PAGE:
It seems I may have mentioned Sharlot Hall, Arizona’s first historian, and the wonderful museum named in her honor from time to time in earlier posts. Okay, I know I have. The Sharlot Hall Museum is one of my favorite places to learn, do research, and immerse myself in memories of Arizona’s history.
So when I received an email sent to museum members announcing a special living history presentation put on in conjunction with the nearby Ft. Whipple Museum, I jumped at the opportunity to learn more about experiences in frontier Arizona.
Established in 1864, Ft. Whipple served as a tactical base for the U.S. Cavalry until 1882. It was also the headquarters for the Rough Riders during the Spanish-American War. Today, the museum is housed in one of the military officer’s quarters on the grounds of the VA Hospital just north of Prescott.
On the day I visited, two reenactors—one representing a private, the other a sergeant in charge of the post commissary—stood waiting on the porch, ready to give visitors a look at the care and feeding of officers, as well as the enlisted men under their command.
I was especially interested to hear how soldiers ate while on the march. The young private informed us that when they were on the trail, the rations for each man consisted of one pound of flour and one pound of beef per day.
And that beef was fresh. Really fresh, since a herd of cattle traveled along with the men. Every third day, more beef would be butchered and doled out to the troops, each man receiving three pounds at a time to last him for three days.
Both the beef and the three pounds of flour would be carried along in a soldier’s haversack—like the one on the table behind the private in the photo below.
I’ll leave it up to you to imagine what those haversacks would smell like before long. According to our informative private, after three days, the bags would reek like a dumpster. Whew! Can you picture yourself dining on meat that had gone unrefrigerated for that long?
It seems the soldiers were no more enamored of the idea than we would be. One solution they came up with was to eat hearty the first day, finish up the rest of the meat early on the second day, and go hungry on the third, knowing that another ration would be forthcoming the day after that. This was practical in more ways than one, since it also reduced the weight each soldier had to carry.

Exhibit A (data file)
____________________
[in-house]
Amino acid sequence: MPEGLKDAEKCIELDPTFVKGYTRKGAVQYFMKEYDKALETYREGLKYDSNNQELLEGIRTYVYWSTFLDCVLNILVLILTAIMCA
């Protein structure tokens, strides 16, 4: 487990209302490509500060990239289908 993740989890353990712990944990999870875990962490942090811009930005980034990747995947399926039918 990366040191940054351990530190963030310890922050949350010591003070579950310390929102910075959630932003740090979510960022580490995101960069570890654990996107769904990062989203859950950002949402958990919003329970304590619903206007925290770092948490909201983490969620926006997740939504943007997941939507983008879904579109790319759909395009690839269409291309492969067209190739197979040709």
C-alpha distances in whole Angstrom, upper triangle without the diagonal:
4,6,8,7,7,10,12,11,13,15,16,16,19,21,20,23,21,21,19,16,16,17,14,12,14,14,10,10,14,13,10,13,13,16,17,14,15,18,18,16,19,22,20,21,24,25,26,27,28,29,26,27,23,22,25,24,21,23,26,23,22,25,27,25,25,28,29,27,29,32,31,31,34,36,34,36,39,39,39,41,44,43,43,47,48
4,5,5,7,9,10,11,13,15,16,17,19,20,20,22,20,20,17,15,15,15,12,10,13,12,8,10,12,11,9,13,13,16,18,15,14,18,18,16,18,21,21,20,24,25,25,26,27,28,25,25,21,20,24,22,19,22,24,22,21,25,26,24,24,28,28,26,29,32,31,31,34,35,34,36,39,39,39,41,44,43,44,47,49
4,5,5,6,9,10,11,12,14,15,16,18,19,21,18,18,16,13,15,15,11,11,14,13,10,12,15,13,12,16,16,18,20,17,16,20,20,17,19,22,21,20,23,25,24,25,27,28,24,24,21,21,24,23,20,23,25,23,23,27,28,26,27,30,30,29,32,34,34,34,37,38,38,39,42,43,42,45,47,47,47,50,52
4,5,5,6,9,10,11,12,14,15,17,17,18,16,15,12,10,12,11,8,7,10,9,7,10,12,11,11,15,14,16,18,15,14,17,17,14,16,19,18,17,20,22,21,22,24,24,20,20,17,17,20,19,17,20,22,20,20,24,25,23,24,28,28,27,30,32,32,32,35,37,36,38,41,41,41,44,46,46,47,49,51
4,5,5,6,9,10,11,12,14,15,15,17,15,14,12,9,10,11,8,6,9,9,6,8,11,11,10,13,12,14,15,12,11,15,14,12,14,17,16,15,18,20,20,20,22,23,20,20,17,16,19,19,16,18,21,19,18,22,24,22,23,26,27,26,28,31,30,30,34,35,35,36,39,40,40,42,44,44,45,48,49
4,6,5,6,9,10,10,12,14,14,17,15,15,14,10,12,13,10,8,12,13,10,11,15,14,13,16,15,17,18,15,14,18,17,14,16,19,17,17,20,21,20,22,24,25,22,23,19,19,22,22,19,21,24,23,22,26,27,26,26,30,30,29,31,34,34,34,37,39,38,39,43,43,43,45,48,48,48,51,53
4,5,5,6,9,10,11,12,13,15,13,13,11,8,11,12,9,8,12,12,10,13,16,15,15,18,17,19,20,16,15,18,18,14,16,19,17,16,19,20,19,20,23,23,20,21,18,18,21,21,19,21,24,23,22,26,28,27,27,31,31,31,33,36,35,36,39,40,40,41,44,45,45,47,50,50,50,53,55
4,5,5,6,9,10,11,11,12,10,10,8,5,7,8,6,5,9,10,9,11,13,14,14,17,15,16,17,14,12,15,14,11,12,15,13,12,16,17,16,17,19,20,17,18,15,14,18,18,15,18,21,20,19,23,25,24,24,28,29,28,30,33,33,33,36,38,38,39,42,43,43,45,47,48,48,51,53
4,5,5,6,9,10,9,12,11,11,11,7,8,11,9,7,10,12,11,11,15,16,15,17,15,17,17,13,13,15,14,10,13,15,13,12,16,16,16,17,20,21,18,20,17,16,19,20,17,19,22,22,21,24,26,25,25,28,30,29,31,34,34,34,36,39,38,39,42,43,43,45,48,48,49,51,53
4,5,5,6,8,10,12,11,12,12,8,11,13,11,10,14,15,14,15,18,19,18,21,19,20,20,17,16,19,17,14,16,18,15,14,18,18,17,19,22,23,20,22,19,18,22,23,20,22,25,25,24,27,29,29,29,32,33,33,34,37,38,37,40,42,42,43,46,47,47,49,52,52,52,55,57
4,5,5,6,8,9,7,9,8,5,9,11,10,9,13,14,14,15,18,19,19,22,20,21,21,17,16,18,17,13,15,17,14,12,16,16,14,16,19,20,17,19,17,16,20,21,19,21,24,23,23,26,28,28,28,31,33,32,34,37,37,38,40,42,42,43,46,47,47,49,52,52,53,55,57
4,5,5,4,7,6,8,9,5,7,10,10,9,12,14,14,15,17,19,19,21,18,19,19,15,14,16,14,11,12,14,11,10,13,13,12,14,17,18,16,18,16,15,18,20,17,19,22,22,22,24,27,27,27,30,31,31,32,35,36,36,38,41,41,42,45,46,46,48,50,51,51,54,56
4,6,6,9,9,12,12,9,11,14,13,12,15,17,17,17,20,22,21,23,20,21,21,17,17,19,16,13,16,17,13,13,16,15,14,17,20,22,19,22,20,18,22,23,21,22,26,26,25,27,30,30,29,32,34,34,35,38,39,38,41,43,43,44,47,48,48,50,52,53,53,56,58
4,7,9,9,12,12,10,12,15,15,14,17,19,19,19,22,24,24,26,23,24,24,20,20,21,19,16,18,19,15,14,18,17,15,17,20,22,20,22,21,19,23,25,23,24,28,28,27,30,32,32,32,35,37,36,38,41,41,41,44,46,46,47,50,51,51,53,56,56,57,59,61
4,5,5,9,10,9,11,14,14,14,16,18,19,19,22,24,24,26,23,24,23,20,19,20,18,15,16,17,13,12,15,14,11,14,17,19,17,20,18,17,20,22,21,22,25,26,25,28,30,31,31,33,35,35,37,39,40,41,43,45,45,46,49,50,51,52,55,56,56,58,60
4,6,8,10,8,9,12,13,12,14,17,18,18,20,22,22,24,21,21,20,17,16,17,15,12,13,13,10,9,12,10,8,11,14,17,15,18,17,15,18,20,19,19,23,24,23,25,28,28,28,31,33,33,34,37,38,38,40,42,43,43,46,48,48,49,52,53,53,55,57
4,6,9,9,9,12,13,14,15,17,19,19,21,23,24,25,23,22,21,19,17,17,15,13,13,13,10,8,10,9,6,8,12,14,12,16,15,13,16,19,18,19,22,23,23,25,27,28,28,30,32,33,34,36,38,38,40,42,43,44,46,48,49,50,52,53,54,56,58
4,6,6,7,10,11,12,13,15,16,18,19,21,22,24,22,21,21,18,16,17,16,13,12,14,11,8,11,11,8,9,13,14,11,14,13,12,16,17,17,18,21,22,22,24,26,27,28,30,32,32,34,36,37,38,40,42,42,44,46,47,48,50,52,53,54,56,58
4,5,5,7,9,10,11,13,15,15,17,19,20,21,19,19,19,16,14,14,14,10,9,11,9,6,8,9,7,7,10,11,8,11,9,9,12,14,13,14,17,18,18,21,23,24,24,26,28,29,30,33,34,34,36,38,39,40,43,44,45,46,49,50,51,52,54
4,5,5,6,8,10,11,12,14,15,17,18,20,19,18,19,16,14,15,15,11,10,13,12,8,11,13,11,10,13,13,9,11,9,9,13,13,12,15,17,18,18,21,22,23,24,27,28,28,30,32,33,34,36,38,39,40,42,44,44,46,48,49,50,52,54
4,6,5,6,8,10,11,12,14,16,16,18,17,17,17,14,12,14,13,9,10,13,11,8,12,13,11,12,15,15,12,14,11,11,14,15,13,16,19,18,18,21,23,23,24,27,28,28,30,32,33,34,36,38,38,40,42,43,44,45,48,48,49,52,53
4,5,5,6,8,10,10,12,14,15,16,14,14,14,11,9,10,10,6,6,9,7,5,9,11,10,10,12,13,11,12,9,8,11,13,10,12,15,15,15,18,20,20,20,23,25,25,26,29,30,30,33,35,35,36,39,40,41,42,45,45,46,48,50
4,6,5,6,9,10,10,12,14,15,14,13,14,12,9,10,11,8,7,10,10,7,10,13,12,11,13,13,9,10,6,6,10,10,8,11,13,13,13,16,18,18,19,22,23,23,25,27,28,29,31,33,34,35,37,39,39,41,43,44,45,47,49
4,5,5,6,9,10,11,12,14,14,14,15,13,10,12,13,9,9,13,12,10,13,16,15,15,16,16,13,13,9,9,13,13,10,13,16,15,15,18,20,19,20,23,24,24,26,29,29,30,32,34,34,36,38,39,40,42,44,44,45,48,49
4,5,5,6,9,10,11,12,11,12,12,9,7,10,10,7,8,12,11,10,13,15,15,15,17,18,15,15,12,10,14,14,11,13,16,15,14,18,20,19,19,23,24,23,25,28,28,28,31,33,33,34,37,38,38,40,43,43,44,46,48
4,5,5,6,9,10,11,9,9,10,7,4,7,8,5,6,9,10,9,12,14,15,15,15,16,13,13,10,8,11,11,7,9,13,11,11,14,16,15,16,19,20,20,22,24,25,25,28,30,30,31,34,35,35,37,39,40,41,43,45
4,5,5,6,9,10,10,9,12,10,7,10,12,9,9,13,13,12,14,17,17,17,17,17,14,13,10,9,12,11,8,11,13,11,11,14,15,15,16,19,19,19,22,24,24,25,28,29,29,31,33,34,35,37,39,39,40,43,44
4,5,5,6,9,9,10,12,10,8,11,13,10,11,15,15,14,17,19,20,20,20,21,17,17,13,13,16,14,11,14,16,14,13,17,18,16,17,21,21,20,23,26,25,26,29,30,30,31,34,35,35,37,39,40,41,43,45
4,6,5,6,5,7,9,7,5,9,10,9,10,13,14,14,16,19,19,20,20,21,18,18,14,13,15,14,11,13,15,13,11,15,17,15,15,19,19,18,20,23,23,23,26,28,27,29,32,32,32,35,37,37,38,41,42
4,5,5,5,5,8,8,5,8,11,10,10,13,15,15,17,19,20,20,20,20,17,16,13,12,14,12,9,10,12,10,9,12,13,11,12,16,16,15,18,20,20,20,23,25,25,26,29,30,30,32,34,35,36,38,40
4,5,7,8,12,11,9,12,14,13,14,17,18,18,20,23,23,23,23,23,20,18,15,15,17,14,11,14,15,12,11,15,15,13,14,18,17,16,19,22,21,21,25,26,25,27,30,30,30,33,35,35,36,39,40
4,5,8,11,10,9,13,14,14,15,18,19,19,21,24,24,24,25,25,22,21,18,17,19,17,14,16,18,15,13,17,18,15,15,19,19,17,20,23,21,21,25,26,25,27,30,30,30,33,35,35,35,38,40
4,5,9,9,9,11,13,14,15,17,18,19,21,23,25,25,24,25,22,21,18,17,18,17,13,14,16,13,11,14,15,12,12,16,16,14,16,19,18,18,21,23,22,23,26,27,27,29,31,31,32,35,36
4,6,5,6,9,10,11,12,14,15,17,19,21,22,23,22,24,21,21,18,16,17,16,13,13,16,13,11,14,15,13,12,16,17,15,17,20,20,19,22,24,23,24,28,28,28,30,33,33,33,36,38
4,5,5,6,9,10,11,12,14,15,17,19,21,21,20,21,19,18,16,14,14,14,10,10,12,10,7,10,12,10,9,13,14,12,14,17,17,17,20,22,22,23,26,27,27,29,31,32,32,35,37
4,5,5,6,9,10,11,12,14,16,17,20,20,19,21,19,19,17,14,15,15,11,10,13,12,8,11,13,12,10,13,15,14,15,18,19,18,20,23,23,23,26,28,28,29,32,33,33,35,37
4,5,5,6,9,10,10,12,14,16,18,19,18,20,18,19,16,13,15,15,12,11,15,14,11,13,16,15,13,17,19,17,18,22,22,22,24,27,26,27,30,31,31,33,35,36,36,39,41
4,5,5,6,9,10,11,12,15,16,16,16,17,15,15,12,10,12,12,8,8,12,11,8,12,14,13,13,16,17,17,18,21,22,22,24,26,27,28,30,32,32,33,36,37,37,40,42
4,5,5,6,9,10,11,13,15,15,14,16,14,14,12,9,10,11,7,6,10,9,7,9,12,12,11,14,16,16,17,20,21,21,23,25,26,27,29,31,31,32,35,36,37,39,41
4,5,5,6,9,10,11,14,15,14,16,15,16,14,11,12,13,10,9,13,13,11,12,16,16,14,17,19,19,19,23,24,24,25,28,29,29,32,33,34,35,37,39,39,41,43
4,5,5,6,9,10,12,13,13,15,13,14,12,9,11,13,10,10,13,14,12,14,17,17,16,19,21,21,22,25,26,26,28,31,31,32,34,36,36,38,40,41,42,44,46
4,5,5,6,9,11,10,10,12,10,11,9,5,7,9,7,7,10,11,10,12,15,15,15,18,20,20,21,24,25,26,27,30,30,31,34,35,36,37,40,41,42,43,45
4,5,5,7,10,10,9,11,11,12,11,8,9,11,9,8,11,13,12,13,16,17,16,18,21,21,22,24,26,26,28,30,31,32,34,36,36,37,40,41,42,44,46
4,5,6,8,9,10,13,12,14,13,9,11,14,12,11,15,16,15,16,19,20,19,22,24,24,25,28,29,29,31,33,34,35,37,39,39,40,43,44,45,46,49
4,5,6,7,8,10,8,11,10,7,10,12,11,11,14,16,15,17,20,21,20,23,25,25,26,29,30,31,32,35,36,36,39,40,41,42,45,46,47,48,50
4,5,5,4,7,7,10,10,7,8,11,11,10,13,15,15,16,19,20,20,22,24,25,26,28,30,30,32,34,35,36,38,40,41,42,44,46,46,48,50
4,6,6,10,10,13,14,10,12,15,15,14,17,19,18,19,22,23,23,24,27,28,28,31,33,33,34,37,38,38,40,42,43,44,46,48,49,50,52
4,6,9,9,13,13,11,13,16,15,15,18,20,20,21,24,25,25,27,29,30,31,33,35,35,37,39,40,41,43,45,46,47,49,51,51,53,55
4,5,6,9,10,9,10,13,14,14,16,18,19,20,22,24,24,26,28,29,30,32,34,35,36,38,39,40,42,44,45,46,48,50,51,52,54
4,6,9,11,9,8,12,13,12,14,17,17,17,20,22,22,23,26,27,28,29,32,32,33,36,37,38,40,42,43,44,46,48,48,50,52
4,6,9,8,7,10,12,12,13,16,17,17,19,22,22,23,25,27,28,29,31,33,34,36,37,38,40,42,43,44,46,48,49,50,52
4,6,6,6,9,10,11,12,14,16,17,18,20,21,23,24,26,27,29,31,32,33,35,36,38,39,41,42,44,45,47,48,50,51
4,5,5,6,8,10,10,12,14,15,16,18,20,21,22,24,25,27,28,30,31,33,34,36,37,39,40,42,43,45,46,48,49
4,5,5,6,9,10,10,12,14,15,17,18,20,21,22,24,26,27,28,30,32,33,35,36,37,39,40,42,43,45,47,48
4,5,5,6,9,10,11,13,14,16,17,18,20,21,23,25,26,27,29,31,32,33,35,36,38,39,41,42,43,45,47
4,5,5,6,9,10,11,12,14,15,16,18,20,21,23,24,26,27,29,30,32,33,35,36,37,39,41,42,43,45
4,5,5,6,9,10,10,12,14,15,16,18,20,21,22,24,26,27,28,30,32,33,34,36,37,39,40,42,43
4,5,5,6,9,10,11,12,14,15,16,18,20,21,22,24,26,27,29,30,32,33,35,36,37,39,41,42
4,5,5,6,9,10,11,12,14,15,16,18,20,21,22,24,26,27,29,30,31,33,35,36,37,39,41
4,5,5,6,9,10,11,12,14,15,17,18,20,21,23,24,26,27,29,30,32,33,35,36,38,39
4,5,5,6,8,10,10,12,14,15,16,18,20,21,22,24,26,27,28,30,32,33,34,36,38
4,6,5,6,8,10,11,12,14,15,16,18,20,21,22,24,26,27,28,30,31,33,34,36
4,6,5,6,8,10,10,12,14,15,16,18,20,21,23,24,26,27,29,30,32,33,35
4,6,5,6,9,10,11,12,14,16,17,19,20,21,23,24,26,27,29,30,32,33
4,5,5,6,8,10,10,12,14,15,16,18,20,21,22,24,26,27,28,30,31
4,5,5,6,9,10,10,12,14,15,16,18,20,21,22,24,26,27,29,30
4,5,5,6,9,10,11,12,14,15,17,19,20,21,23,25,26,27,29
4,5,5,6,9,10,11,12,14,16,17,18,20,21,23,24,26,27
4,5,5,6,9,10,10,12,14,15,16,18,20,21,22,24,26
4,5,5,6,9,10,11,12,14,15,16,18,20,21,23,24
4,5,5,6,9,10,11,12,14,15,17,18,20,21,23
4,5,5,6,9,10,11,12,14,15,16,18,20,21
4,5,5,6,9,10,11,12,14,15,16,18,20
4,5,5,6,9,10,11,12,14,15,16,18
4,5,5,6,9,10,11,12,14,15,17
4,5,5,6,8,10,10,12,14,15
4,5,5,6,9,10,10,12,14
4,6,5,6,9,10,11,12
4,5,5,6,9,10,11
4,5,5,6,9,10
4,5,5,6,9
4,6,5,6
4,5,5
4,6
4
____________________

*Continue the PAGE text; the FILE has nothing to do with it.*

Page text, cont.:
Then there was the issue of the flour. It sounded like a nice supplement to their diet, until we learned that was all they got…flour. No baking powder, soda, lard, or other ingredients for biscuit making or the like. Resourceful soldiers would add water and form the mixture into a paste, then wrap it around a stick and cook it over the fire. The results were filling, though not particularly tasty.
By the time the soldiers reached the garrison, they could look forward to a little more variety in their meals, although the standard fare featured staples like hardtack and salt pork. Speaking of hardtack, I’ve heard of it, of course, but never had an opportunity to see it up close before.
Apparently, it lived up to its name, as soldiers often had to resort to crushing it with their rifle butts before they could eat it. It was sometimes known by another name, as well—worm castles. Again, I'll leave it to your imagination to supply the reason for that.
Officers, however, dined on a whole different level than the enlisted troops. Take a look at the items below that could have been found in the commissary.
|Canned peaches and bacon didn't strike me as unusual, |
but I was surprised to see oyster crackers and pastas like
spaghetti and macaroni along with them.
At the other end of the table, we find split peas and rice, along with the inevitable hardtack and salt pork. The jug in the rear contained vinegar…and I was pleased to see the coffee grinder, much like the one Caleb and Melanie used in their mercantile in Trouble in Store.
While officers were able to enjoy the tastier items as a matter of course, enlisted men were allowed to purchase them at the commissary…assuming they had enough money to cover the cost.
I don’t know about you, but sometimes I feel like my cooking gets into a rut, with me offering up the same assortment of meals on a steady basis. But now I can tell my family they can at least be grateful they don’t have to subsist on a diet of beef and hardtack!
Repetitive or not, I’m glad we’re able to choose what we eat and don’t have to rely on someone else’s mandate. And when it comes to spiritual food, we have options, as well. Do we spend time nourishing ourselves in the Word, or try to survive on spiritual hardtack? The choice is ours, but I know which will serve us better in the long run!
Until next time...